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Gene-based association analysis of a large patient cohort identifies potential genecandidates for atypical femur fractures
Uppsala University, Disciplinary Domain of Medicine and Pharmacy, Faculty of Medicine, Department of Medical Sciences, Clinical pharmacogenomics and osteoporosis. Uppsala University, Science for Life Laboratory, SciLifeLab.ORCID iD: 0000-0001-8687-0629
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(English)Manuscript (preprint) (Other academic)
Abstract [en]

Background:

Several small genetic association studies have been conducted for atypical femurfracture (AFF) without replication of results. We assessed previously implicated and novel genesassociated with AFFs in a larger set of unrelated AFF cases using whole exome sequencing (WES).

Methods:

We performed gene-based association analysis on 139 European AFF cases and 196 controlsmatched for bisphosphonate use. We tested all rare, protein-altering variants using both candidategene and hypothesis-free approaches. In the latter, genes suggestively associated with AFFs(uncorrected p-values < 0.01) were investigated in a Swedish whole-genome sequencing replicationstudy and assessed in 46 non-European cases.

Results:

In the candidate gene analysis, PLOD2 showed a suggestive signal. The hypothesis-freeapproach revealed 10 tentative associations, with XRN2, SORD, and PLOD2 being the most likelycandidates for AFF. XRN2 and PLOD2 showed consistent direction of effect estimates in thereplication analysis, albeit not statistically significant. Three SNPs associated with SORD expressionaccording to the GTEx portal, were in linkage disequilibrium (R2 ≥0.2) with a SNP previouslyreported in a genome-wide association study of AFF. The prevalence of carriers of variants for bothPLOD2 and SORD was higher in Asian versus European cases.

Conclusions:

While we did not identify genes enriched for damaging variants, we found suggestiveevidence of a role for XRN2, PLOD2 and SORD, which requires further investigation. Our findingsindicate that genetic factors responsible for AFFs are not widely shared among AFF cases. The studyprovides a stepping-stone for future larger genetic studies of AFF.

National Category
Medical Genetics
Identifiers
URN: urn:nbn:se:uu:diva-526953OAI: oai:DiVA.org:uu-526953DiVA, id: diva2:1853066
Available from: 2024-04-20 Created: 2024-04-20 Last updated: 2024-04-23
In thesis
1. Genomic Analysis of Adverse Drug Reactions
Open this publication in new window or tab >>Genomic Analysis of Adverse Drug Reactions
2024 (English)Doctoral thesis, comprehensive summary (Other academic)
Abstract [en]

Adverse drug reactions (ADRs) pose a significant global challenge, leading to substantial costs, suffering, and even loss of life. Genetic factors can play a role in determining a patient's response to the drug treatments and predicting ADRs. While many genetic associations with ADRs have been identified, there are still numerous ADRs suspected to have genetic components.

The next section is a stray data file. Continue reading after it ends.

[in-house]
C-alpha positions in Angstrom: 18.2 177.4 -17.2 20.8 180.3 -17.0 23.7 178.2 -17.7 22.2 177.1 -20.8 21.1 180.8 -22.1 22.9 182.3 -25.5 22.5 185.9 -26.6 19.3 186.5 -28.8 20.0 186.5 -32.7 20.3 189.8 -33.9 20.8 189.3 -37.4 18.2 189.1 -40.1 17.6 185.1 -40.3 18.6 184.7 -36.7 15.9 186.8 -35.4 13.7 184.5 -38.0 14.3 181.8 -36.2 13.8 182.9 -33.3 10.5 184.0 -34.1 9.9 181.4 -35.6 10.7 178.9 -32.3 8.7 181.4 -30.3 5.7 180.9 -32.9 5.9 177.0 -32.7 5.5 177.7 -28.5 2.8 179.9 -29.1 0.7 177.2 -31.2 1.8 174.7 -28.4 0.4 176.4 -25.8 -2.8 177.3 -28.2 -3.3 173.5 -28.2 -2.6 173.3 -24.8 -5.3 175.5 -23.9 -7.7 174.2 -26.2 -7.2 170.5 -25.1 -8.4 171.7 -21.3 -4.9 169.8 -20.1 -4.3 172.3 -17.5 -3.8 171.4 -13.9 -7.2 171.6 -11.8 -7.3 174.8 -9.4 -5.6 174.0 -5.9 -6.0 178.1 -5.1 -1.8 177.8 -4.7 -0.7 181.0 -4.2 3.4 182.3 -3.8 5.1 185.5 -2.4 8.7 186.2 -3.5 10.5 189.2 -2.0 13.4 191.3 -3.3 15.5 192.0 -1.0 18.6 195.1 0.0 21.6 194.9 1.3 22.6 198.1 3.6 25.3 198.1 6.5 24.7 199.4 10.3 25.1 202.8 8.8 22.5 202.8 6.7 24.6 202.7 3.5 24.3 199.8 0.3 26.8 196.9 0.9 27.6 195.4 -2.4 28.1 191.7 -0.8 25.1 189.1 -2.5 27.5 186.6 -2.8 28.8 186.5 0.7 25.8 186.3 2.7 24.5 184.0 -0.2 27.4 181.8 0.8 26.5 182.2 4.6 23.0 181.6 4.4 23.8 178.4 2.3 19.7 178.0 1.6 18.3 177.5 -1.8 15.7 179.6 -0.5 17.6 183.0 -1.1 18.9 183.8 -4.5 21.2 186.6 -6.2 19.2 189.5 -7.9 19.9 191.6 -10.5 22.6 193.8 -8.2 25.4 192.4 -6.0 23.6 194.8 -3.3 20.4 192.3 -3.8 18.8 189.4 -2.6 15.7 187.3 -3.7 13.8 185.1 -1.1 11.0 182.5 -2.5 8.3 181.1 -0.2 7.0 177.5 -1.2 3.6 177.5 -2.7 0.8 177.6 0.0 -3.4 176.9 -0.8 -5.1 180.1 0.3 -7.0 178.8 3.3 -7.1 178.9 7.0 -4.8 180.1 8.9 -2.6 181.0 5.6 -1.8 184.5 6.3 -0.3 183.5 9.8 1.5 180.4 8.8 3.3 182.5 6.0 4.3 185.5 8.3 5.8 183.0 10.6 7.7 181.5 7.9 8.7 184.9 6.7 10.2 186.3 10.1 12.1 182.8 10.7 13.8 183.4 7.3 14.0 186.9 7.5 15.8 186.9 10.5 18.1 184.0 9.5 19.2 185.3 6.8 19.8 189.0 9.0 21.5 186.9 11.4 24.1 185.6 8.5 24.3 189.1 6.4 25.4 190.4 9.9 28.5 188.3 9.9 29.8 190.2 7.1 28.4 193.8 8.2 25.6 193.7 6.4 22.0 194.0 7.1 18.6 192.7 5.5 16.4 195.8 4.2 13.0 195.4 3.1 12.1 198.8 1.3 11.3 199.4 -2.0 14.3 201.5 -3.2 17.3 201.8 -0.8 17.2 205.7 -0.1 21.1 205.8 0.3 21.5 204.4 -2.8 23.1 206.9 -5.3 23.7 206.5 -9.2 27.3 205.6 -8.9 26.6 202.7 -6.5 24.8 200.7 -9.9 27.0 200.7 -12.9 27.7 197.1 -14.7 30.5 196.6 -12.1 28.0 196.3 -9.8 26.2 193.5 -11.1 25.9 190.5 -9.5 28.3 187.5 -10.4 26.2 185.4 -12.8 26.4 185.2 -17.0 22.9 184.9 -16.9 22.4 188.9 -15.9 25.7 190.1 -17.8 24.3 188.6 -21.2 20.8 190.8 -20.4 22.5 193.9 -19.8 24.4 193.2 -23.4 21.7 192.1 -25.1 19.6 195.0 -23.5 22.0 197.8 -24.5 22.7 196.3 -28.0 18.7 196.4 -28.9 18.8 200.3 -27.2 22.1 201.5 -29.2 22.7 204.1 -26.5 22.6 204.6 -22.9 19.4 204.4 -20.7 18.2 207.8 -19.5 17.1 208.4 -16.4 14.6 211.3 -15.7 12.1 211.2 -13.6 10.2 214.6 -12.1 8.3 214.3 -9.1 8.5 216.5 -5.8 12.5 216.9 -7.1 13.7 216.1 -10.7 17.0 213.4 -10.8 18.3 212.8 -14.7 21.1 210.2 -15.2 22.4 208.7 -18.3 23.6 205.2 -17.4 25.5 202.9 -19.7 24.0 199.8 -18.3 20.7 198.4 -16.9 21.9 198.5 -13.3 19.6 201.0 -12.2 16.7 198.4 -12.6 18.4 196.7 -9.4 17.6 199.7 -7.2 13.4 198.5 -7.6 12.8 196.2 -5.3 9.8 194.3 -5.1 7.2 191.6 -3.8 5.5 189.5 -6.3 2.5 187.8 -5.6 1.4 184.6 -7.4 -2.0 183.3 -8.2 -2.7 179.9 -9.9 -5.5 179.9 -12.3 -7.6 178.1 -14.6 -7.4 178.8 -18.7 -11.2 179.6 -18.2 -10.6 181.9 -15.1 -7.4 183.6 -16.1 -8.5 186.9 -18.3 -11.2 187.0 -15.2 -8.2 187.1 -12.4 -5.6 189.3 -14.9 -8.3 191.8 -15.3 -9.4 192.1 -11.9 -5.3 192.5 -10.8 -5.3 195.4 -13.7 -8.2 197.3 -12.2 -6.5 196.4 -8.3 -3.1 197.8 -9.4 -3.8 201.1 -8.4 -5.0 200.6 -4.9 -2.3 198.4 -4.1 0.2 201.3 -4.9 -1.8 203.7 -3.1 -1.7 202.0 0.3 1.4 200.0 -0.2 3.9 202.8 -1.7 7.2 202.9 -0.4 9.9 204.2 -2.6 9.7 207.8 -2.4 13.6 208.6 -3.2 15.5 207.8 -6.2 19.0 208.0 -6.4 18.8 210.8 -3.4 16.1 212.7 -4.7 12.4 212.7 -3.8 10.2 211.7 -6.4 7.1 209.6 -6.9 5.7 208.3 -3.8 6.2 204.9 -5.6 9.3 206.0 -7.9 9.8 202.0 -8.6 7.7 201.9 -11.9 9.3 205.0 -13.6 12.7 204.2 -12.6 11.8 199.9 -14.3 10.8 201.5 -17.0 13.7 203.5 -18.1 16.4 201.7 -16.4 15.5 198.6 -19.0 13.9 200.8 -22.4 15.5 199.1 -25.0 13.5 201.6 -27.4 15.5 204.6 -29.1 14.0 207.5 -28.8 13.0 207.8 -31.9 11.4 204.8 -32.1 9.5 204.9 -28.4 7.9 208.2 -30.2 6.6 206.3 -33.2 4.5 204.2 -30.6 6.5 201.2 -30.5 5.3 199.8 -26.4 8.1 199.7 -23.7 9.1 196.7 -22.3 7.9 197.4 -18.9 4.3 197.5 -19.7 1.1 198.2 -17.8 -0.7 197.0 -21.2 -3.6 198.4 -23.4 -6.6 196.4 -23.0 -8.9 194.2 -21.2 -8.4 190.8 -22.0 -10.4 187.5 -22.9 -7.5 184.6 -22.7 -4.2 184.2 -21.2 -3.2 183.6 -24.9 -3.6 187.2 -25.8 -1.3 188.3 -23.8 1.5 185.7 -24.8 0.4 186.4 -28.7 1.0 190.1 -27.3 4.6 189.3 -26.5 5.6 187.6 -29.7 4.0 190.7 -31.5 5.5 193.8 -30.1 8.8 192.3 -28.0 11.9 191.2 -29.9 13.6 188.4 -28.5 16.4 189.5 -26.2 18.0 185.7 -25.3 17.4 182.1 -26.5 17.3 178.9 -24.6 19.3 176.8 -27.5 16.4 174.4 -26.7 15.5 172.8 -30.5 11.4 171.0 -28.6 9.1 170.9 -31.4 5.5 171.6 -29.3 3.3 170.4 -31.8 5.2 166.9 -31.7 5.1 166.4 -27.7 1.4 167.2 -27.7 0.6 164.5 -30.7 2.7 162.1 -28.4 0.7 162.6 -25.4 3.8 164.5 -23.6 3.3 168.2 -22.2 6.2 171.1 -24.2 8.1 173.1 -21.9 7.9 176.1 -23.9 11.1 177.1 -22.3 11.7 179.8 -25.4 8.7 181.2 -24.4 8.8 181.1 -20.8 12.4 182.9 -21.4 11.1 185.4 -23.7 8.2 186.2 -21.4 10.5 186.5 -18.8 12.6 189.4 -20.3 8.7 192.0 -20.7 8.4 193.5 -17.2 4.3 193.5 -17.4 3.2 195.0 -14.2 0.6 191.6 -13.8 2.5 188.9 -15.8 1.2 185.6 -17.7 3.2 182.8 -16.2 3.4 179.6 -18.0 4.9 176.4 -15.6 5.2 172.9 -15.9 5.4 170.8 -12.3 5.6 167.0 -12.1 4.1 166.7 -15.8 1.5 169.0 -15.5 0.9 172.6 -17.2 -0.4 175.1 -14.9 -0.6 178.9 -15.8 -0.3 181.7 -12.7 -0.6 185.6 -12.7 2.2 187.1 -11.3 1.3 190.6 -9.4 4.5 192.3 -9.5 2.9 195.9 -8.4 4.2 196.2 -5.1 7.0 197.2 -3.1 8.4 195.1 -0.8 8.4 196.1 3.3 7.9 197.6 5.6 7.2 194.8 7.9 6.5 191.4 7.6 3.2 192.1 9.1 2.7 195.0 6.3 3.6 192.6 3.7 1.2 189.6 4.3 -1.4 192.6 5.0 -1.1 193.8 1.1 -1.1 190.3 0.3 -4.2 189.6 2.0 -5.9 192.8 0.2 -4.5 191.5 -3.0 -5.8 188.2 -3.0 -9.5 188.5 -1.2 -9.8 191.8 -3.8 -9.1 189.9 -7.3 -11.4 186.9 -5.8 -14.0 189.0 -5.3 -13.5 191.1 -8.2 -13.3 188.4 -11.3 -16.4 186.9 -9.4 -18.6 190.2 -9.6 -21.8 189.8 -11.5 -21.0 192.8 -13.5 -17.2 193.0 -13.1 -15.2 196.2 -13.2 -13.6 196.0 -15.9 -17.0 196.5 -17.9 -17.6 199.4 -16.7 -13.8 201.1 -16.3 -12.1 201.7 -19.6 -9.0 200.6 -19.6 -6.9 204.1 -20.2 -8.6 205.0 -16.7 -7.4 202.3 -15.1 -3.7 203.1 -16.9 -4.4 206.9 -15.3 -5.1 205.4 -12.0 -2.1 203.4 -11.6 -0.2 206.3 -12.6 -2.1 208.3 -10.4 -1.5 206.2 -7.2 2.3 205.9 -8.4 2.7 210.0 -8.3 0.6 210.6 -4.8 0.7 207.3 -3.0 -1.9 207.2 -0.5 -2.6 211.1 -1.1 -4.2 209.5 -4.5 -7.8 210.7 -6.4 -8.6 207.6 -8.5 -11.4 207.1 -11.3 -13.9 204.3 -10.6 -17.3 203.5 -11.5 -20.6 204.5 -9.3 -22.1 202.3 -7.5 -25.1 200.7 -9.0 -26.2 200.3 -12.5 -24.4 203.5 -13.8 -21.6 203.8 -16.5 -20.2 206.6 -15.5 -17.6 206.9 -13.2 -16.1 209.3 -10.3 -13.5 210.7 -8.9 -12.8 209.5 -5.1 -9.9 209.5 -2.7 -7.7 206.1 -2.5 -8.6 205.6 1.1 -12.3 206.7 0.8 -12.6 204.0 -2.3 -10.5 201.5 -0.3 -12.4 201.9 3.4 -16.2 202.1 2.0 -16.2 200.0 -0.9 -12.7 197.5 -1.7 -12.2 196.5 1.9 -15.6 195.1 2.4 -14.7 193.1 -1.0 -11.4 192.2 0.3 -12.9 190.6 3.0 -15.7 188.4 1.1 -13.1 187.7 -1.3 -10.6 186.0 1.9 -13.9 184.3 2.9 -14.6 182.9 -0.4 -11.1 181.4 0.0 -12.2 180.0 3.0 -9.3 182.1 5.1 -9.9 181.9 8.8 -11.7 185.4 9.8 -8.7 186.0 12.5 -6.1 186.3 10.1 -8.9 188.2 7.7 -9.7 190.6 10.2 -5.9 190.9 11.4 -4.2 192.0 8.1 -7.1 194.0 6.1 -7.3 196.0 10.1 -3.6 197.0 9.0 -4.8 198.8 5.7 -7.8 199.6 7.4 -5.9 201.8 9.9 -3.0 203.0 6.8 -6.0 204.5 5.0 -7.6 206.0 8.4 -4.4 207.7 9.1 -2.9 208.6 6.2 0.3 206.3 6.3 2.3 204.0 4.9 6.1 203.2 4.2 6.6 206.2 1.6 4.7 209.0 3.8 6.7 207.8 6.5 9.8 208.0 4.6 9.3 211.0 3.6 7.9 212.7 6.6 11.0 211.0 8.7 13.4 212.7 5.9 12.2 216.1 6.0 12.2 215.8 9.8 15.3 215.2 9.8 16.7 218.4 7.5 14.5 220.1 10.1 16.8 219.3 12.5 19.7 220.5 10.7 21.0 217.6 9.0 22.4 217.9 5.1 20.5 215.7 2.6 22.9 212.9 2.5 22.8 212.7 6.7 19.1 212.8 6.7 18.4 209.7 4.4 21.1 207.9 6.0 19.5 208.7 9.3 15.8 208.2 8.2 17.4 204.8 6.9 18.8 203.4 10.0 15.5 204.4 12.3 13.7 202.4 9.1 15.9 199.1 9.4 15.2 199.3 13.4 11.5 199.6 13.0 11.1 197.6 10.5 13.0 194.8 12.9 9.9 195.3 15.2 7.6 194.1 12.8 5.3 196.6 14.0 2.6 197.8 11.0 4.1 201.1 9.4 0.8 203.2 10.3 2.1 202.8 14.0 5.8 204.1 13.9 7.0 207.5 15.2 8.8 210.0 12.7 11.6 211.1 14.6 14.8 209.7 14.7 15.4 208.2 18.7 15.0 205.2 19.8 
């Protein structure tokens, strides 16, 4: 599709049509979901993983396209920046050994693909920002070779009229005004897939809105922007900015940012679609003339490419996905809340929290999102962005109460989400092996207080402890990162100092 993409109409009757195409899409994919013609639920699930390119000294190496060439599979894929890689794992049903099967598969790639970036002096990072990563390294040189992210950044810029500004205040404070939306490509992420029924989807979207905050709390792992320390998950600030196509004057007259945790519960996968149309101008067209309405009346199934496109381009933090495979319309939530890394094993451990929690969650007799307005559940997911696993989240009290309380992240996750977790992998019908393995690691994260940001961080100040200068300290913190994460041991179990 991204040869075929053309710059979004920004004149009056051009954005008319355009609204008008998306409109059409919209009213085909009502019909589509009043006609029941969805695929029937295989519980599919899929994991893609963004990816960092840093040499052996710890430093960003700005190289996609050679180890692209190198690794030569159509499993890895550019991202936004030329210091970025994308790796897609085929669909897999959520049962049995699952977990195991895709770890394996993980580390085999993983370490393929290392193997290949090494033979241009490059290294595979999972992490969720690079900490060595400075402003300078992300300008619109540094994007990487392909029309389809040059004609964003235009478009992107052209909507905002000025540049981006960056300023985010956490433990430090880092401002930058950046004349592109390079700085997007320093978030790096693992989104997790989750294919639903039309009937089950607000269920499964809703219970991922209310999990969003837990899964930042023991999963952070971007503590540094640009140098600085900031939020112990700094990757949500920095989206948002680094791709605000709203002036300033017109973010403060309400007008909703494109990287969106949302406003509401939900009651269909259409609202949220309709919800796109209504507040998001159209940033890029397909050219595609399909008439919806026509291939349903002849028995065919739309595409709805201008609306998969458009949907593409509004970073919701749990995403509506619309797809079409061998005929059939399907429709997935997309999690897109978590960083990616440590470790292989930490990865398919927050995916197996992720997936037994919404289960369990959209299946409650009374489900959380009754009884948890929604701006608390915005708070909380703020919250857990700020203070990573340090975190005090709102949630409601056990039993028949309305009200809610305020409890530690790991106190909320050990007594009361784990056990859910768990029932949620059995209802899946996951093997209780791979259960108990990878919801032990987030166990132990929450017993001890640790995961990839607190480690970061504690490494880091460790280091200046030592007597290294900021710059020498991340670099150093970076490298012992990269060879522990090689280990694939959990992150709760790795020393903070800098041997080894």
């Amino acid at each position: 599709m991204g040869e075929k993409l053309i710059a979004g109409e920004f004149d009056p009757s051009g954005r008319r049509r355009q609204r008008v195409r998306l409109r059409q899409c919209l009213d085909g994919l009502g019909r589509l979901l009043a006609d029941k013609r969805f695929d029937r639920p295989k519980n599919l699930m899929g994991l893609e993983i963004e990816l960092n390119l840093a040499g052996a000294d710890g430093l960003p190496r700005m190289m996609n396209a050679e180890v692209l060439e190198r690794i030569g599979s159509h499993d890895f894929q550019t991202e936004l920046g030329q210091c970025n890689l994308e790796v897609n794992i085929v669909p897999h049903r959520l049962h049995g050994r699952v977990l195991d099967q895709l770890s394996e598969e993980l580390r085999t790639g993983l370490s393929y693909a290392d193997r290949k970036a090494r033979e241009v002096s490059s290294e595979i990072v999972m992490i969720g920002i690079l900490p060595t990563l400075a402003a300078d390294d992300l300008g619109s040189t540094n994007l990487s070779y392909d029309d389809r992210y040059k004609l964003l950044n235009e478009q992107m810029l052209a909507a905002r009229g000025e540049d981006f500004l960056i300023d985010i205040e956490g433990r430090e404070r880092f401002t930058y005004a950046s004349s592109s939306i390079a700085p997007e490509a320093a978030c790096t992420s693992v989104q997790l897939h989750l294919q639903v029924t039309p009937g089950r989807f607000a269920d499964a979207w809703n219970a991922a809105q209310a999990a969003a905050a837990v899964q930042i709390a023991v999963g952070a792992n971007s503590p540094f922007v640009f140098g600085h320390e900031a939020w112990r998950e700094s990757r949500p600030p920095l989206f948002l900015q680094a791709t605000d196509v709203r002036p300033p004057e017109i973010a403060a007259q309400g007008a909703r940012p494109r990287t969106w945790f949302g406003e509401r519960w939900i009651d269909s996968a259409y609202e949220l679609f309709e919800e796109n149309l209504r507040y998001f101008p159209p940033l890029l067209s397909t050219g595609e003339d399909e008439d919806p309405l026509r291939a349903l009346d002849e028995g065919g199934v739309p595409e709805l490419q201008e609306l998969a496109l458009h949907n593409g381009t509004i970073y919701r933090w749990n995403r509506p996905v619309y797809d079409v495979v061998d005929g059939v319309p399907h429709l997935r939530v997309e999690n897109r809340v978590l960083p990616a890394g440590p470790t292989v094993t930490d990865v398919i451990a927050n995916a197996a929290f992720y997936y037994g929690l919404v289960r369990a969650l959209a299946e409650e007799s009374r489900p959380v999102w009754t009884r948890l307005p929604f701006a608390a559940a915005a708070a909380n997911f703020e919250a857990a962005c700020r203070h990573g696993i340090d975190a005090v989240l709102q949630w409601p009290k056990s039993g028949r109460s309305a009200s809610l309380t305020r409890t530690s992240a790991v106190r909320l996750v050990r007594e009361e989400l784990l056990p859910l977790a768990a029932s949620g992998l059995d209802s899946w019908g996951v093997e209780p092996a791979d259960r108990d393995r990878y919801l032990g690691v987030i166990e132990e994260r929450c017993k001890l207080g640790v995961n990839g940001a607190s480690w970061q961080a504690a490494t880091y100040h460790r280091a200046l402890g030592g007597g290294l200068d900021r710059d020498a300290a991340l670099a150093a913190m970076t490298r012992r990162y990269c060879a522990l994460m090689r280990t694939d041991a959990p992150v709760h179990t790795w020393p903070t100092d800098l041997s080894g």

In Paper I, the collection and curation strategies for ADR cases in the Swedegene biobank are established, presenting a cohort of 2,550 ADR-cases. Paper II presents the association between genetic variations in human leukocyte antigen (HLA) genes and the development of pancreatitis as a response to azathioprine treatment in patients with Crohn's disease. Paper III reports on an international collaboration to investigate the genetic aetiology of atypical femur fractures (AFF) during bisphosphonate treatment. The study found that previously identified genetic variants did not replicate, and --- as the cohort is the largest of its kind --- provides valuable insights into common genetic factors of AFF. Paper IV examines the genetic associations with central nervous system (CNS) toxicity as an ADR to antimicrobial drugs, identifying correlations with three genes linked to suicide and schizophrenia, although the biological connection remains unclear. Finally, Paper V presents a methodology for the experimental design of ADR studies by analysing the known protein interactions of drugs and proteins associated with ADRs. This approach aims to mitigate the impact of competing genetic correlations by identifying common protein interactions to validate the inclusion of drugs and ADRs in the study. These interactions are then ranked based on importance to the selected drugs and ADRs and used to propose genetic targets of interest. 

Overall, the findings of these studies contribute to the understanding of genetic predispositions to ADRs and provide a novel approach for data-driven experimental design for phenotype and genetic target selection.

Place, publisher, year, edition, pages
Uppsala: Acta Universitatis Upsaliensis, 2024. p. 67
Series
Digital Comprehensive Summaries of Uppsala Dissertations from the Faculty of Medicine, ISSN 1651-6206 ; 2055
Keywords
Adverse drug reactions, Genetic association, Network biology
National Category
Medical Genetics
Identifiers
urn:nbn:se:uu:diva-527102 (URN)978-91-513-2139-4 (ISBN)
Public defence
2024-06-13, Rosénsalen, Akademiska sjukhuset, ing. 95/96, Uppsala, 13:00 (English)
Opponent
Supervisors
Available from: 2024-05-21 Created: 2024-04-23 Last updated: 2024-05-21

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Ås, JoelWadelius, MiaHallberg, Pär

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